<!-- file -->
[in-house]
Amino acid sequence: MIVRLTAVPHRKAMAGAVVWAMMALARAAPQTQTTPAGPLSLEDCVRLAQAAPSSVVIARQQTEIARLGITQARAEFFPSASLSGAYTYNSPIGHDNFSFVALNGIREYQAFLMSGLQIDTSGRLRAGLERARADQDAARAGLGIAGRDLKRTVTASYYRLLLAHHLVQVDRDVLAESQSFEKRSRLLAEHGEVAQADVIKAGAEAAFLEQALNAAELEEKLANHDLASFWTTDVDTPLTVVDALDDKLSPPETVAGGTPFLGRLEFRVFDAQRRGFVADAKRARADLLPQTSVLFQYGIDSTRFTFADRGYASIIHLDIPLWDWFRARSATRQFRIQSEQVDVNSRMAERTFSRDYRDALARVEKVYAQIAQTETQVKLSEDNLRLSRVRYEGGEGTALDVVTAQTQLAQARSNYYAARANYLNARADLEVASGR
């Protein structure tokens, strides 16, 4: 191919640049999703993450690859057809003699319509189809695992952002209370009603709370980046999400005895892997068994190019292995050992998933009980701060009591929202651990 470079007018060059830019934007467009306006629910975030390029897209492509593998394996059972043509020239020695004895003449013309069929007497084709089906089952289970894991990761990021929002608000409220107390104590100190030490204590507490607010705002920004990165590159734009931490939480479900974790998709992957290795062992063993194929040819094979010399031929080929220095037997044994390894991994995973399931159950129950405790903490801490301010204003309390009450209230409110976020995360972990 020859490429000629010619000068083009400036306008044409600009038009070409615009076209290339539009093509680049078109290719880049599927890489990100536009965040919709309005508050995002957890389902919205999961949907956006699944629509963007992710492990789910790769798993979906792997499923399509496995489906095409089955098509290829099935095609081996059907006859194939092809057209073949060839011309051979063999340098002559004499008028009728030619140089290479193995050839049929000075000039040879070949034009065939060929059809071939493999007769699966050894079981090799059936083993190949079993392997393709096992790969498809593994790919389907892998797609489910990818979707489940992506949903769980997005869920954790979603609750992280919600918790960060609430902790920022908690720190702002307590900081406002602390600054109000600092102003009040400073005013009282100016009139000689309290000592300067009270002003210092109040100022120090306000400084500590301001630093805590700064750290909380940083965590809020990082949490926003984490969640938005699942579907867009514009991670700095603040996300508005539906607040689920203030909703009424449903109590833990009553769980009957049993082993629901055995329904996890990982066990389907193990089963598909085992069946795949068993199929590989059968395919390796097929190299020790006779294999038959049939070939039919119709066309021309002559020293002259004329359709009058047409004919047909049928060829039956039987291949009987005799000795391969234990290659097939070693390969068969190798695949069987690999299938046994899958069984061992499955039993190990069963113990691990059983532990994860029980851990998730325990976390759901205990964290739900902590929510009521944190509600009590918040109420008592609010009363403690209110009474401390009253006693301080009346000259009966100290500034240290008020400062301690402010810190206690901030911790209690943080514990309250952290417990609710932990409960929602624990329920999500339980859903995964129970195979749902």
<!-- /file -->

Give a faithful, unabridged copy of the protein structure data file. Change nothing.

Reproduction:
[in-house]
Amino acid sequence: MIVRLTAVPHRKAMAGAVVWAMMALARAAPQTQTTPAGPLSLEDCVRLAQAAPSSVVIARQQTEIARLGITQARAEFFPSASLSGAYTYNSPIGHDNFSFVALNGIREYQAFLMSGLQIDTSGRLRAGLERARADQDAARAGLGIAGRDLKRTVTASYYRLLLAHHLVQVDRDVLAESQSFEKRSRLLAEHGEVAQADVIKAGAEAAFLEQALNAAELEEKLANHDLASFWTTDVDTPLTVVDALDDKLSPPETVAGGTPFLGRLEFRVFDAQRRGFVADAKRARADLLPQTSVLFQYGIDSTRFTFADRGYASIIHLDIPLWDWFRARSATRQFRIQSEQVDVNSRMAERTFSRDYRDALARVEKVYAQIAQTETQVKLSEDNLRLSRVRYEGGEGTALDVVTAQTQLAQARSNYYAARANYLNARADLEVASGR
């Protein structure tokens, strides 16, 4: 191919640049999703993450690859057809003699319509189809695992952002209370009603709370980046999400005895892997068994190019292995050992998933009980701060009591929202651990 470079007018060059830019934007467009306006629910975030390029897209492509593998394996059972043509020239020695004895003449013309069929007497084709089906089952289970894991990761990021929002608000409220107390104590100190030490204590507490607010705002920004990165590159734009931490939480479900974790998709992957290795062992063993194929040819094979010399031929080929220095037997044994390894991994995973399931159950129950405790903490801490301010204003309390009450209230409110976020995360972990 020859490429000629010619000068083009400036306008044409600009038009070409615009076209290339539009093509680049078109290719880049599927890489990100536009965040919709309005508050995002957890389902919205999961949907956006699944629509963007992710492990789910790769798993979906792997499923399509496995489906095409089955098509290829099935095609081996059907006859194939092809057209073949060839011309051979063999340098002559004499008028009728030619140089290479193995050839049929000075000039040879070949034009065939060929059809071939493999007769699966050894079981090799059936083993190949079993392997393709096992790969498809593994790919389907892998797609489910990818979707489940992506949903769980997005869920954790979603609750992280919600918790960060609430902790920022908690720190702002307590900081406002602390600054109000600092102003009040400073005013009282100016009139000689309290000592300067009270002003210092109040100022120090306000400084500590301001630093805590700064750290909380940083965590809020990082949490926003984490969640938005699942579907867009514009991670700095603040996300508005539906607040689920203030909703009424449903109590833990009553769980009957049993082993629901055995329904996890990982066990389907193990089963598909085992069946795949068993199929590989059968395919390796097929190299020790006779294999038959049939070939039919119709066309021309002559020293002259004329359709009058047409004919047909049928060829039956039987291949009987005799000795391969234990290659097939070693390969068969190798695949069987690999299938046994899958069984061992499955039993190990069963113990691990059983532990994860029980851990998730325990976390759901205990964290739900902590929510009521944190509600009590918040109420008592609010009363403690209110009474401390009253006693301080009346000259009966100290500034240290008020400062301690402010810190206690901030911790209690943080514990309250952290417990609710932990409960929602624990329920999500339980859903995964129970195979749902």